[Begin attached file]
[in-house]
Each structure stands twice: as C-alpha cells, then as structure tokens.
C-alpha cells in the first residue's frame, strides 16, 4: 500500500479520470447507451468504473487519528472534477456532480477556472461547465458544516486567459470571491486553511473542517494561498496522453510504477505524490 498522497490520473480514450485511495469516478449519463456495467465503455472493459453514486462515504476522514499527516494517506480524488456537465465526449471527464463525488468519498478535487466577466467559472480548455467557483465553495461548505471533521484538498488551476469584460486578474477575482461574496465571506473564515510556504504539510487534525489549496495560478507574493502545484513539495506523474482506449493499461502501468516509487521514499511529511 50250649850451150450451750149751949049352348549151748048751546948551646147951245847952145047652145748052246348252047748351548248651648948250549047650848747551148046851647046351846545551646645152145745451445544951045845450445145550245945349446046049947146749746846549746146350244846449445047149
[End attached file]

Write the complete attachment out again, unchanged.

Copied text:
[in-house]
Each structure stands twice: as C-alpha cells, then as structure tokens.
C-alpha cells in the first residue's frame, strides 16, 4: 500500500479520470447507451468504473487519528472534477456532480477556472461547465458544516486567459470571491486553511473542517494561498496522453510504477505524490 498522497490520473480514450485511495469516478449519463456495467465503455472493459453514486462515504476522514499527516494517506480524488456537465465526449471527464463525488468519498478535487466577466467559472480548455467557483465553495461548505471533521484538498488551476469584460486578474477575482461574496465571506473564515510556504504539510487534525489549496495560478507574493502545484513539495506523474482506449493499461502501468516509487521514499511529511 50250649850451150450451750149751949049352348549151748048751546948551646147951245847952145047652145748052246348252047748351548248651648948250549047650848747551148046851647046351846545551646645152145745451445544951045845450445145550245945349446046049947146749746846549746146350244846449445047149